Saturday, December 31, 2016

Take It Easy

In January of 2016, Glenn Frey passed away. He was the founder of The Eagles, the iconic band who brought us "Take it Easy", "Hotel California", and "Lyin' Eyes". My appreciation of this group grew slowly over the years. When I was a kid, I never knew these songs as Eagles songs. They were just good songs I instantly recognized and liked. When I started to put rock music in context, I learned about this band's towering presence.

So I reeled when I heard the news about Glenn. My main reaction was to learn one of his earliest songs: Take it Easy. It's a common joke that most rock songs are composed of three chords, and in Take it Easy, it's the three easiest: G, C and D. The difficulty of the song lies in the rhythm and strumming patterns, but it is a simple song with evocative lyrics.

Another aspect of the song's beauty is the harmonies. It's not just Glenn's voice on the record. His band harmonizes with him, blending their voices into a whole. I tried to harmonize with myself using GarageBand, and it made me appreciate how songs are built on many layers: music, lyrics and voices.

Probably the thing that surprised me most while I was in this zone was that Glenn didn't originate the song. Singer/songwriter Jackson Browne wrote most of Take it Easy in the early 1970s, but had trouble finishing a verse. Glenn helped him ("It's a girl, my lord, in a flat-bed Ford...") and this is why you'll see Browne/Frey in the credits.

Great music makes an artist last forever. Glenn's music, through The Eagles, will live on and on like all music that has been deemed timeless. In a year filled with bright musical stars passing on (Prince, David Bowie, George Michael) I was most affected by Glenn's. Take it Easy, 2016.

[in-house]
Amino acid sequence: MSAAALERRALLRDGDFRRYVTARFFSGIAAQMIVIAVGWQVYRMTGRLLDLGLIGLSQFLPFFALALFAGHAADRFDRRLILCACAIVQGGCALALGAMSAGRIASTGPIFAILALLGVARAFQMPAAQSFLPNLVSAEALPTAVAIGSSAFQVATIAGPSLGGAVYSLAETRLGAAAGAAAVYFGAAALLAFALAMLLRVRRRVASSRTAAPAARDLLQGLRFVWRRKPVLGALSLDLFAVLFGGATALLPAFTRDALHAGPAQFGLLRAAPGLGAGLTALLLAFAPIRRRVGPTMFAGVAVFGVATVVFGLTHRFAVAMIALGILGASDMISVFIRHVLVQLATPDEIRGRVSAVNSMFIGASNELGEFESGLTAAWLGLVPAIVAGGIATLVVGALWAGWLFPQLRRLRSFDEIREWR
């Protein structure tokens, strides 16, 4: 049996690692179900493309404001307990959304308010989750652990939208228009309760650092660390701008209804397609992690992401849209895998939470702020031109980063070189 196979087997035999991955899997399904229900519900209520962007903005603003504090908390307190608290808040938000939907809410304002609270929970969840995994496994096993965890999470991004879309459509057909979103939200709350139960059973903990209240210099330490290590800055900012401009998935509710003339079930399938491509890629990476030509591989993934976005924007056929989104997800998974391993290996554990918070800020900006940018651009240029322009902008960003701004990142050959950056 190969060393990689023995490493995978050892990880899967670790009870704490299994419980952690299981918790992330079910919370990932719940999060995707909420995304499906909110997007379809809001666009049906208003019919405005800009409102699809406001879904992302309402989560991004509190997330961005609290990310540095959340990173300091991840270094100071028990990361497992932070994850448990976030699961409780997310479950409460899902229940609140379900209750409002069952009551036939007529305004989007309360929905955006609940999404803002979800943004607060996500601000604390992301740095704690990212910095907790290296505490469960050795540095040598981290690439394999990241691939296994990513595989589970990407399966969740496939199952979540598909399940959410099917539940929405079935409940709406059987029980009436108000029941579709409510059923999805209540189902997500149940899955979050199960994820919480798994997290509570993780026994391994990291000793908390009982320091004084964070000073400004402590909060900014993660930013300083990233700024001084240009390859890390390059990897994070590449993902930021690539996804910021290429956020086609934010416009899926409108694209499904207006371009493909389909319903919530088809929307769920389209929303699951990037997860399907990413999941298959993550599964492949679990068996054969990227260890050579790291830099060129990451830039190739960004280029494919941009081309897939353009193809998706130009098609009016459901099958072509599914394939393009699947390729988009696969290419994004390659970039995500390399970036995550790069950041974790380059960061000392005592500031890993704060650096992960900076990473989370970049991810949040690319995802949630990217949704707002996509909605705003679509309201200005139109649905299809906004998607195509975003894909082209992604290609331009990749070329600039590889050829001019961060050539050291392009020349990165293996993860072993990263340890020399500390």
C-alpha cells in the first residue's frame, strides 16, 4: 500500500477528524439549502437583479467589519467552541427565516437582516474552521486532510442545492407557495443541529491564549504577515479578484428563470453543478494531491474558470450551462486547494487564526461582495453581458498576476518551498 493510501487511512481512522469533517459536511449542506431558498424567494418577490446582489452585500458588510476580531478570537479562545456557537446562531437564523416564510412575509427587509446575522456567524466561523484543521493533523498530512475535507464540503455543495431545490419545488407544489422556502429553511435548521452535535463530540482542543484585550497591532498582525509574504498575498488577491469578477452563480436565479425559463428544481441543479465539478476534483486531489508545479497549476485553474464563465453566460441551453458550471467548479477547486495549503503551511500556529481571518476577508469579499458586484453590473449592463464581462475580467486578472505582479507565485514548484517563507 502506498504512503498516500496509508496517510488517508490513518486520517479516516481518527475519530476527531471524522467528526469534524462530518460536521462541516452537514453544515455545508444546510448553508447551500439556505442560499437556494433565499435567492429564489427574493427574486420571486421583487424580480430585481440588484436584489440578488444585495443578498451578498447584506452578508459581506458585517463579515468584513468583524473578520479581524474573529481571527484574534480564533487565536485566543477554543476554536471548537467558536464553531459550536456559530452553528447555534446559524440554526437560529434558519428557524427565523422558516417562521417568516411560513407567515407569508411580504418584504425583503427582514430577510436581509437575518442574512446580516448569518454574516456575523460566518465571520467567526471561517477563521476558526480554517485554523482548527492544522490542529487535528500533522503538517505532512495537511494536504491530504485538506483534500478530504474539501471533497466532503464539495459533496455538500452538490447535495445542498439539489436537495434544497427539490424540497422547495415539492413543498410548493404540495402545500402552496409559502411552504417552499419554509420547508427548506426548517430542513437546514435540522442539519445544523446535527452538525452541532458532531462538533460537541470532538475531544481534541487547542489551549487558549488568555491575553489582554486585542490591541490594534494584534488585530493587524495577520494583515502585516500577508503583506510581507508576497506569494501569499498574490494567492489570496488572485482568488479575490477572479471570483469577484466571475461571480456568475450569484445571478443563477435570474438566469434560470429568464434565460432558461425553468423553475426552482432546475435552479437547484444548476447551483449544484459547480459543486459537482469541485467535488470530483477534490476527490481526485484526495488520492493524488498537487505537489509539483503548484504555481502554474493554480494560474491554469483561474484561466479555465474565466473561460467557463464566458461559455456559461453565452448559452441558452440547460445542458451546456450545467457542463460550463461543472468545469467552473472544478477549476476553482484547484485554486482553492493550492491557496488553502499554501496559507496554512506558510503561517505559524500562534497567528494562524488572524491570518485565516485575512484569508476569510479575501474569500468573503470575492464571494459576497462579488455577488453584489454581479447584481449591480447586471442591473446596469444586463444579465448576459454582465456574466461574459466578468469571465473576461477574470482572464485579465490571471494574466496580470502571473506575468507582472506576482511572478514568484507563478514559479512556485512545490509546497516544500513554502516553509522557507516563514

Wednesday, November 30, 2016

Spoon and Fork

I grew up eating food with a spoon and fork. I'd wield the spoon in the right hand, and the fork in the left hand. A spoon is the exact right utensil for shoveling mounds of food into my mouth. Plus I could use it to measure out soy sauce, which I applied liberally to all the white rice I ate. The edge of the spoon could cut into soft foods, and so the spoon was ready substitute for a knife.

I was probably in middle school when I realized that not everyone ate this way. I'd go over to someone's house, or visit a restaurant, and the place setting featured a knife and a fork. Huh? I remember asking for spoons back then, even at restaurants!

No one made me feel bad about my eating habits, but I knew I was different. I gradually learned that the knife and the fork were the American standard. I began to assimilate. I had to learn the interesting switch of moving the knife to the right hand (my dominant hand) in order to cut with it. I also learned that you shouldn't pile food on your knife, using it as a makeshift spoon.

Different cultures eat food differently: some use chopsticks, some use their hands, and some use a knife and fork to pizza. Some cultures are liberal with spices, some eat fast, some eat slow, and some drink soda before noon. I went with the mantra: "When in Rome, do as the Romans."

One night eating alone at home, I decided to try out the spoon and a fork. It had been many years since I ate this way. As I dug into the food, it felt weird eating "old school" style. I've changed, I thought. And that's not a bad thing.

In the United States, you can exercise your culture. Because of our differences, you also get to see and learn new ways of doing things. Individuality. Observation. Participation. It's how our melting pot is seasoned, simmered, and stirred.

Monday, October 31, 2016

My Crown Fell Out!

I have at least five dental crowns in my mouth. Each crown replaced a tooth that was filled with dental filling back when I was an adolescent. When my dentist said some of these older teeth had tiny cracks, I opted for the course of action she recommended: dental crowns. My first crown was put in 2011.

Crowns are created in a lab, and then cemented into place after the old tooth is removed. After a week of increased sensitivity where they are placed, they feel and act like regular teeth. I only think of them when I go to the dentist and catch a look at my x-ray. Crowns appear brighter than regular teeth.

One time while waiting at the dentist's office in 2011, a patient walked in all jittery. "My crown fell out!" she said. She seemed to be holding something. The staff at reception ushered her into the patient room. "I was chewing gum!" was the last thing I heard her say. I silently hoped that wouldn't happen to me.